It seems like there’s another data breach every day. We share quite a bit of our personal information online (and off), and when hackers and unhappy accidents potentially expose that data, it can be scary. And some data breaches can be scarier than others.
Take the American Medical Collection Agency, for instance. AMCA is a billing and collections company for medical service providers, working with laboratories, hospitals, and physician groups. That gives them expansive access to personal, financial, and health data of millions of patients, and a data breach last month has left an ever-expanding list of patients’ data exposed.
Into the Breach
First, LabCorp revealed that 7.7 million patients were affected in the AMCA data breach. Then Quest Diagnostics disclosed that information involving another 11.9 million patients may also have been exposed. Almost half a million BioReference Laboratories patients affected “pushed the breach over the 20 million mark,” according to TechCrunch. And now, Clinical Pathology Laboratories is reporting that 2.2 million patients may have had their personal information stolen, and another 34,500 may have had their credit card or banking information compromised.
“[I]n May of 2019, AMCA notified CPL about the incident and informed CPL that an AMCA database containing information for some CPL patients had been affected,” CPL said in a statement. “However, at the time of AMCA’s initial notification, AMCA did not provide CPL with enough information for CPL to identify potentially affected patients or confirm the nature of patient information potentially involved in the incident, and CPL’s investigation is on-going.” CPL says that while patients’ Social Security numbers were not involved in the breach, their names, addresses, phone numbers, dates of birth, dates of service, balance information, credit card or banking information, and treatment provider information may have all been compromised.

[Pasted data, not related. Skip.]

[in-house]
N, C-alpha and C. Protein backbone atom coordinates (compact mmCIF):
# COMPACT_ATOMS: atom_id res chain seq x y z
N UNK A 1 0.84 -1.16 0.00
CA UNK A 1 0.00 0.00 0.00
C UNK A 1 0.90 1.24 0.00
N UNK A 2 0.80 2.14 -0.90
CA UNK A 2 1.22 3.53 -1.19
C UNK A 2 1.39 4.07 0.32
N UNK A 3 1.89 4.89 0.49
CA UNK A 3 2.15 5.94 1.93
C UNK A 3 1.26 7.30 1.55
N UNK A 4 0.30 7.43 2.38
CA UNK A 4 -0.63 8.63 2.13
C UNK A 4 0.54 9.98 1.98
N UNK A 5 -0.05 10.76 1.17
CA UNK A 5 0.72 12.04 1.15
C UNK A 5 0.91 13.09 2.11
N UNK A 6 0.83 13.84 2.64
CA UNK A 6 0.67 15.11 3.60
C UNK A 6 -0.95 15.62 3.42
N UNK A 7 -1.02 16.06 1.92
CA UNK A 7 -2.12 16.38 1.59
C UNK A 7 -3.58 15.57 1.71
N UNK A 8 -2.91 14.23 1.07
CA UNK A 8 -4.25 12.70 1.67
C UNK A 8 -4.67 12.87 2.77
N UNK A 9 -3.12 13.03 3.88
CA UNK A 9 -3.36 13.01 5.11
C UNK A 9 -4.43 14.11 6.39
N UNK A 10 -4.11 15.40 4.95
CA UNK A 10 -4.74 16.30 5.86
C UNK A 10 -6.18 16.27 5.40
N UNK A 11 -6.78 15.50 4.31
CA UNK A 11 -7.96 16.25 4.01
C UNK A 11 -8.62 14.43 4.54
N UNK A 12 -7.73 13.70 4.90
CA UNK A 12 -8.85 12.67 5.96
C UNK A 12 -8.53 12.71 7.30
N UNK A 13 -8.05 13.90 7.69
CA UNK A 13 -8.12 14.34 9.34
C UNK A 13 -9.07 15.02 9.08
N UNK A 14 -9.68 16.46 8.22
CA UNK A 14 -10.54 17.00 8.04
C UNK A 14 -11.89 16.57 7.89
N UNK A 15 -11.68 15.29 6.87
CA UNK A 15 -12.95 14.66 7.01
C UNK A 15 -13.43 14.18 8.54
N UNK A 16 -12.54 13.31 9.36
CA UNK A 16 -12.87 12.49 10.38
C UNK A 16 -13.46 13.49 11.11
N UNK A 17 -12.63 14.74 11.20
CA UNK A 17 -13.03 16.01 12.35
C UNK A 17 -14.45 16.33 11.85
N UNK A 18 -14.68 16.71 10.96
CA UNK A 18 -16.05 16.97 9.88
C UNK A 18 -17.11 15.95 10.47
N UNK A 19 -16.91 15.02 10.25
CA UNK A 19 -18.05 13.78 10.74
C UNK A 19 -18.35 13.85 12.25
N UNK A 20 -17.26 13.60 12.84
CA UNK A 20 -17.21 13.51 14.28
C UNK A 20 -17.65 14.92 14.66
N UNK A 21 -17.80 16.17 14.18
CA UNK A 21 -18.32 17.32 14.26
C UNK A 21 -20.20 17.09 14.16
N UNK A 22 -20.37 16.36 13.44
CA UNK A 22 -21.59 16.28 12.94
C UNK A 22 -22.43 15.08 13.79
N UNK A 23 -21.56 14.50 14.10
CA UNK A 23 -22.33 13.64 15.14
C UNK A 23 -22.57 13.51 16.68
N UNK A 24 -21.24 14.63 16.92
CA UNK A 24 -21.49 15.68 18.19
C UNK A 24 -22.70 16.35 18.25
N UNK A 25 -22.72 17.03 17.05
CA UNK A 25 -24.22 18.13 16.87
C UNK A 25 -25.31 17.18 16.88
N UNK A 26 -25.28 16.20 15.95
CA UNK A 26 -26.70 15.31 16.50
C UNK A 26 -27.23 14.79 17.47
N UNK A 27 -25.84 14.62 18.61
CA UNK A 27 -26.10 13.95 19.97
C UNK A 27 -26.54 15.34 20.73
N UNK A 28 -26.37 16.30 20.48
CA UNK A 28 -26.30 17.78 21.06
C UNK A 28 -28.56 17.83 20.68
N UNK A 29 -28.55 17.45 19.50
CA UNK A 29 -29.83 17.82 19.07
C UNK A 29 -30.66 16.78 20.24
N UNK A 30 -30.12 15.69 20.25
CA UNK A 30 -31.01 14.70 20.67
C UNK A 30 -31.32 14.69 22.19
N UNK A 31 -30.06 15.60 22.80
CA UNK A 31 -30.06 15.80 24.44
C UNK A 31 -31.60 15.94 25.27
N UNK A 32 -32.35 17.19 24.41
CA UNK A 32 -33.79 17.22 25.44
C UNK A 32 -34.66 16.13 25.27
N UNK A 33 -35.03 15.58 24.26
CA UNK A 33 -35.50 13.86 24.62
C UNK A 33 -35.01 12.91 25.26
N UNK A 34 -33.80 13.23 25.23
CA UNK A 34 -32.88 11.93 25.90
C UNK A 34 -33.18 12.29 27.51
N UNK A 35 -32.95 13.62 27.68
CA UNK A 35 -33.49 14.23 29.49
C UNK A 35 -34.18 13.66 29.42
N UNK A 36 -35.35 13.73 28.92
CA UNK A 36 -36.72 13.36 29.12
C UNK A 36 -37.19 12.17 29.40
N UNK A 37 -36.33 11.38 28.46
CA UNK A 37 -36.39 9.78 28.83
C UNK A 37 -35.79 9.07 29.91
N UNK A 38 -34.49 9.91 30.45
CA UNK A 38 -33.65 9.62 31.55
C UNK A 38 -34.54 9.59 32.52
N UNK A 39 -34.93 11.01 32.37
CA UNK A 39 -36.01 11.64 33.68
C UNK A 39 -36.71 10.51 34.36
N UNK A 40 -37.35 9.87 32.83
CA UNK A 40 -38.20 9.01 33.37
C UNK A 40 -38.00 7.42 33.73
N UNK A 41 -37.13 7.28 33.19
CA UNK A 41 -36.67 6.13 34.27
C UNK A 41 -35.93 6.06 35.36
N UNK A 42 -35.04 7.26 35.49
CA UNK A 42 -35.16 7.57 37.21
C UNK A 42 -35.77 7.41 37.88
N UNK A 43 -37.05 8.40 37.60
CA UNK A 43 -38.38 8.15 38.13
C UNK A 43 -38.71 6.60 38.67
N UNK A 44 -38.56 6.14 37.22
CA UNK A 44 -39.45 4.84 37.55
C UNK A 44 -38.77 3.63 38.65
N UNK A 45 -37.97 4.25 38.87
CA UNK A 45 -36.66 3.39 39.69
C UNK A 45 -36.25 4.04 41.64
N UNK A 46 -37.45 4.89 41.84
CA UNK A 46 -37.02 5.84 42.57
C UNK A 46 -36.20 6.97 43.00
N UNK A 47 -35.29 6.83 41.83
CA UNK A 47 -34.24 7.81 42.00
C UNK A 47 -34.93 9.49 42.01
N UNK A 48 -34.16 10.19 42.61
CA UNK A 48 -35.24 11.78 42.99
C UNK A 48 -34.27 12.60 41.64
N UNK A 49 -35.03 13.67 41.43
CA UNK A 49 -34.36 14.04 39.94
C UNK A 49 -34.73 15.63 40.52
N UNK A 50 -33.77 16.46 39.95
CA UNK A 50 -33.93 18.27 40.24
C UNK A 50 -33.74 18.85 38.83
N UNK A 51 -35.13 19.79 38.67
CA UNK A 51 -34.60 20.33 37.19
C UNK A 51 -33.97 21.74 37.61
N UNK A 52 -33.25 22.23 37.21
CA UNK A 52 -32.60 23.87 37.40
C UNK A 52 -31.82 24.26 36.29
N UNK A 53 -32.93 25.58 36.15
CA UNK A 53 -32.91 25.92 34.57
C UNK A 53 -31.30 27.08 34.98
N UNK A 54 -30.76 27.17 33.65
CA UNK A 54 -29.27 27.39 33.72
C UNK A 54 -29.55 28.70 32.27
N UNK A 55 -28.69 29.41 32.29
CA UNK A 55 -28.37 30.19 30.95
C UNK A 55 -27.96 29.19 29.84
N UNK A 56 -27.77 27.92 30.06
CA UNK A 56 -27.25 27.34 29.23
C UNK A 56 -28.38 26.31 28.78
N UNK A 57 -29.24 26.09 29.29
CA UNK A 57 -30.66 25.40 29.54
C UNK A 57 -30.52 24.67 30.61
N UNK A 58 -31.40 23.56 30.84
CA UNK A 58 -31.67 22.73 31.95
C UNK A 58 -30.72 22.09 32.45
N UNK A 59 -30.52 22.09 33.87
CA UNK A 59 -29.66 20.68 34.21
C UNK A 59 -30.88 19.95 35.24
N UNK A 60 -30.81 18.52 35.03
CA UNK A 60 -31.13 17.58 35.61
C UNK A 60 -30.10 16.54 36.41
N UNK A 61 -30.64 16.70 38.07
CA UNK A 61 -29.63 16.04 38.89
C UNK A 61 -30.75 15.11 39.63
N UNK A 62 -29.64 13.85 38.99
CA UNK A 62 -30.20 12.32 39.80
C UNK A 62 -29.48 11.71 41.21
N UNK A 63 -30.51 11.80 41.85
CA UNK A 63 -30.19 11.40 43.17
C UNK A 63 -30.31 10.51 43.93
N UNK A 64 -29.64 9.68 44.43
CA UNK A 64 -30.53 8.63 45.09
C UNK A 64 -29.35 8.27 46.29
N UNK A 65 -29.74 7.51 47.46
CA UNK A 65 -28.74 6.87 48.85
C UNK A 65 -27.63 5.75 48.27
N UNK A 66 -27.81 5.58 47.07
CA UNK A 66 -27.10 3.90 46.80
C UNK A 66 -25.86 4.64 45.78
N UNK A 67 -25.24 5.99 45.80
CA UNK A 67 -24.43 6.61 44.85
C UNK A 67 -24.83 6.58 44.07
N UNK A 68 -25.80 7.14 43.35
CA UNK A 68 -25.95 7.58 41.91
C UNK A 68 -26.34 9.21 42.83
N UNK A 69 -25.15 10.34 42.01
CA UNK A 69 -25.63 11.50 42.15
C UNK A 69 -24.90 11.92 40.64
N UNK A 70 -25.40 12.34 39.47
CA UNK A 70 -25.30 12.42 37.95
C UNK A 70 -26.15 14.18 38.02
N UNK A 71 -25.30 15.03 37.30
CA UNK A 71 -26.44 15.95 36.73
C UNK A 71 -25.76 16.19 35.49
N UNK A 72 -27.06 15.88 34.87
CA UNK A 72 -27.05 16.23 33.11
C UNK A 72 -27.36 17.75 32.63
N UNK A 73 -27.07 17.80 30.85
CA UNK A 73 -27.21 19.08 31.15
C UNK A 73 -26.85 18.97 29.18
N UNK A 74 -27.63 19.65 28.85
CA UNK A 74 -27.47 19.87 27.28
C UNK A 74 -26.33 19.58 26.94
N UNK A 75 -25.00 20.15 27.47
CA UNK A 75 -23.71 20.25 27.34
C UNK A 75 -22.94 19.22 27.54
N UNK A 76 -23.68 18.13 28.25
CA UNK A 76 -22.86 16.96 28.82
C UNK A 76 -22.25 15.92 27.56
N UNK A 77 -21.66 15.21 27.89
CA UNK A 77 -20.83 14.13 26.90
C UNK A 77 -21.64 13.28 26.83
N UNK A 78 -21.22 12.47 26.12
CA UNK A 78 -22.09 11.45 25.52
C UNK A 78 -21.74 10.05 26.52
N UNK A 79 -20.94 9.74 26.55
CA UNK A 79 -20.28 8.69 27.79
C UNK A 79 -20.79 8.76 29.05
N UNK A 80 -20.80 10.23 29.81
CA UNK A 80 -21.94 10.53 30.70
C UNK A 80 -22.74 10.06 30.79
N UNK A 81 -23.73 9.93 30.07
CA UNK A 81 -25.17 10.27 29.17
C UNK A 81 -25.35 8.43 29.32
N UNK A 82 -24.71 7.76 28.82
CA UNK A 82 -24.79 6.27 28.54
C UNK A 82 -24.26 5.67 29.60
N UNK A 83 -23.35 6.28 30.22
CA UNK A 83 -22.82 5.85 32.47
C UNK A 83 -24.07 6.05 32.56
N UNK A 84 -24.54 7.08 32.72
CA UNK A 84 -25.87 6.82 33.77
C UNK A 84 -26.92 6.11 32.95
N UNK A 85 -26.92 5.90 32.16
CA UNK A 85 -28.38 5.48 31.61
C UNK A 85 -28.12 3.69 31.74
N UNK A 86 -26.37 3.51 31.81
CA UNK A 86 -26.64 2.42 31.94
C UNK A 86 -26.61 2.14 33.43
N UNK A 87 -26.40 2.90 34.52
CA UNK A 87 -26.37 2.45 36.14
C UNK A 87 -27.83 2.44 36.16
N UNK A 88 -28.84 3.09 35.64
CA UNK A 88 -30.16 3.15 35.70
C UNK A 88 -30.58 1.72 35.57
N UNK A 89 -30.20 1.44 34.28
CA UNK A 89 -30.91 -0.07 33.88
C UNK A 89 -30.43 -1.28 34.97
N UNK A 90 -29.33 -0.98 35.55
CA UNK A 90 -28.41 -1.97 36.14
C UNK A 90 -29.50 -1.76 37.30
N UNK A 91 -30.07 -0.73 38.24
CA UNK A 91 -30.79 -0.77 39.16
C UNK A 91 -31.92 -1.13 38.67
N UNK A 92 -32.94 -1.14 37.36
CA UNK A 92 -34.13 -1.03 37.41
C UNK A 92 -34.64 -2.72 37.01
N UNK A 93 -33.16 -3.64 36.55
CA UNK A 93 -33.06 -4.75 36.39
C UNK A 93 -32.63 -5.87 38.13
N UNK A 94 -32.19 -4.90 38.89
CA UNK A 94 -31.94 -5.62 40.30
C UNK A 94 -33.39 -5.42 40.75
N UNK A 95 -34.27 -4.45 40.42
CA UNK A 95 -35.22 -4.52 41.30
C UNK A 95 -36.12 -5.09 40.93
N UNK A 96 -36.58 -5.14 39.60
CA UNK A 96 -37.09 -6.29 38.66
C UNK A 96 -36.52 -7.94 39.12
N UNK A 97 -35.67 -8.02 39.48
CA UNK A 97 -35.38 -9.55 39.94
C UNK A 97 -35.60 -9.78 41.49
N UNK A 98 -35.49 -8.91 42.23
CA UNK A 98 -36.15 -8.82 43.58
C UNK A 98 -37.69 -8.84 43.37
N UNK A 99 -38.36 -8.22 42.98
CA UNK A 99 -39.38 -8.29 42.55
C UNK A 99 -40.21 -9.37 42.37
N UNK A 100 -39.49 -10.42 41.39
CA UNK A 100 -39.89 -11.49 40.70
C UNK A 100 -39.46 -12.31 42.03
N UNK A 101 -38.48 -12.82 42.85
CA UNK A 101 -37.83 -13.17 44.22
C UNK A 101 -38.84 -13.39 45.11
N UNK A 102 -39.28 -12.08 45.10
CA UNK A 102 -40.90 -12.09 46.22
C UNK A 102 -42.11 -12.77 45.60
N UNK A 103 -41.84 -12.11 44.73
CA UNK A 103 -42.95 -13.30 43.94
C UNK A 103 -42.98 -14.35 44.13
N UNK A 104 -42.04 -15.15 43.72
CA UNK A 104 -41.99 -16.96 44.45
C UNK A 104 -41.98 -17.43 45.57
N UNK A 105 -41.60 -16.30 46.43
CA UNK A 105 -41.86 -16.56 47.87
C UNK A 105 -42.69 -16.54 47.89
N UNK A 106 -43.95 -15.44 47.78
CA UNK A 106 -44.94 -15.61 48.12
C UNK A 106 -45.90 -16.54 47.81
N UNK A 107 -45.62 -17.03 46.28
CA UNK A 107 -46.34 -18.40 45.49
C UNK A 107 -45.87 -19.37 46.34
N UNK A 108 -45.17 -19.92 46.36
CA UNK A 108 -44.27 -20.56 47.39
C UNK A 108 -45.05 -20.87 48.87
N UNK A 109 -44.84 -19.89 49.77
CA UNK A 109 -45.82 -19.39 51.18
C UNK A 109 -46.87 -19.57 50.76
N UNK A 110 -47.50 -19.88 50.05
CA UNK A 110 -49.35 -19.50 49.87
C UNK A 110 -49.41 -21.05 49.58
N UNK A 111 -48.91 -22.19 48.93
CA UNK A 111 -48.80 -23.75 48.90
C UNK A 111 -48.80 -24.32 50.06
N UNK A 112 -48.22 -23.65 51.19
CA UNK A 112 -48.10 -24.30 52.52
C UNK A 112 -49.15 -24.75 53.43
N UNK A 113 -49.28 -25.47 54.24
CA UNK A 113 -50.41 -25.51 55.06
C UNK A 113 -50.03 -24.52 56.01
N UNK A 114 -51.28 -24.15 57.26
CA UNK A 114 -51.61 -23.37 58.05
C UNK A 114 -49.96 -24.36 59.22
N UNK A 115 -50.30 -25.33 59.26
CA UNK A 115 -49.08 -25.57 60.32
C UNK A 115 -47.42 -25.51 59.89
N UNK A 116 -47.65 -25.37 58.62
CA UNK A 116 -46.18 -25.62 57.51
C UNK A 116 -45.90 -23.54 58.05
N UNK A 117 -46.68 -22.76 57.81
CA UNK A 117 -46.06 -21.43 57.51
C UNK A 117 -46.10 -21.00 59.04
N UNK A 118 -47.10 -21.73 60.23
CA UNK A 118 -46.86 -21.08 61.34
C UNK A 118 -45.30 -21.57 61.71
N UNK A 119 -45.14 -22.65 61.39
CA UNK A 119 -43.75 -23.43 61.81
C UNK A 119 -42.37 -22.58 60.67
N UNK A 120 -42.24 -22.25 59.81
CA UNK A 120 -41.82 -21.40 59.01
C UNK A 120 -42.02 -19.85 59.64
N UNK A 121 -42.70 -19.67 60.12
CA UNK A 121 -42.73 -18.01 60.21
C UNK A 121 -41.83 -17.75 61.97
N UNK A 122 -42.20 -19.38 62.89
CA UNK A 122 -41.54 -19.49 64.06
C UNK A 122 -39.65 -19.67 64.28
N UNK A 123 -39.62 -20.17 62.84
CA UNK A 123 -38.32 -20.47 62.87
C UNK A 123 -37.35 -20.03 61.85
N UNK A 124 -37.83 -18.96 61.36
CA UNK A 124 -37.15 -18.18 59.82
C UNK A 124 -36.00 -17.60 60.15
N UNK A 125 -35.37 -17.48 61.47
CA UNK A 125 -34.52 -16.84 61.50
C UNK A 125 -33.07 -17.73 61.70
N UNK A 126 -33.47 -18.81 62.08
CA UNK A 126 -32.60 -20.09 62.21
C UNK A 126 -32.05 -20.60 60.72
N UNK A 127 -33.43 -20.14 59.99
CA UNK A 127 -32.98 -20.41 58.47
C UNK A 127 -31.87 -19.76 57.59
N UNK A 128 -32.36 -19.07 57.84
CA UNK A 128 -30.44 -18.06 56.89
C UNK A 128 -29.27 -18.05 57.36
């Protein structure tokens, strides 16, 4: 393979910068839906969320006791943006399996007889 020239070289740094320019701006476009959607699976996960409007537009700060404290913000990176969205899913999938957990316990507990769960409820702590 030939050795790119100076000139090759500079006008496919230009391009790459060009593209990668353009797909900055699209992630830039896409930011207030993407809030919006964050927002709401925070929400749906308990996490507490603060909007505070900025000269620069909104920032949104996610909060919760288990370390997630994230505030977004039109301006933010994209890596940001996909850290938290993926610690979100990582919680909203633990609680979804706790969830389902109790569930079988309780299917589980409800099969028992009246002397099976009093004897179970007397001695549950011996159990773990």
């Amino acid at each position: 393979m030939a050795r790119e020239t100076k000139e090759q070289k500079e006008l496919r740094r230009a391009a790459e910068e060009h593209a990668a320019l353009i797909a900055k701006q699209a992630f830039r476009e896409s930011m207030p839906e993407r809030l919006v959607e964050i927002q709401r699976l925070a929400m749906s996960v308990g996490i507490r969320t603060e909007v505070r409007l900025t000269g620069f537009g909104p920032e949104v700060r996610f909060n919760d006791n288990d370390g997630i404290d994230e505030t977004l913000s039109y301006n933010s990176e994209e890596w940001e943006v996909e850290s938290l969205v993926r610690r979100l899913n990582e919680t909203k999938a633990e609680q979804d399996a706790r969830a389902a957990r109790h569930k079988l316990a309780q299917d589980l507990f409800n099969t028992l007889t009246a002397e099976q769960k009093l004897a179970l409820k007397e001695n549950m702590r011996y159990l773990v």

According to an SEC filing from BioReference Labs, the “unauthorized activity” on AMCA’s web payment occurred over a seven-month span from August 1, 2018, and March 30, 2019. AMCA has since filed for bankruptcy, citing a “cascade of events” that incurred “enormous expenses that were beyond the ability of the debtor to bear.” (As of today, AMCA claims on its website to manage “over $1BN in annuals receivables.”)
If you think your personal, financial, or medical information has been compromised in a data breach, talk to an experienced health care attorney about your legal options.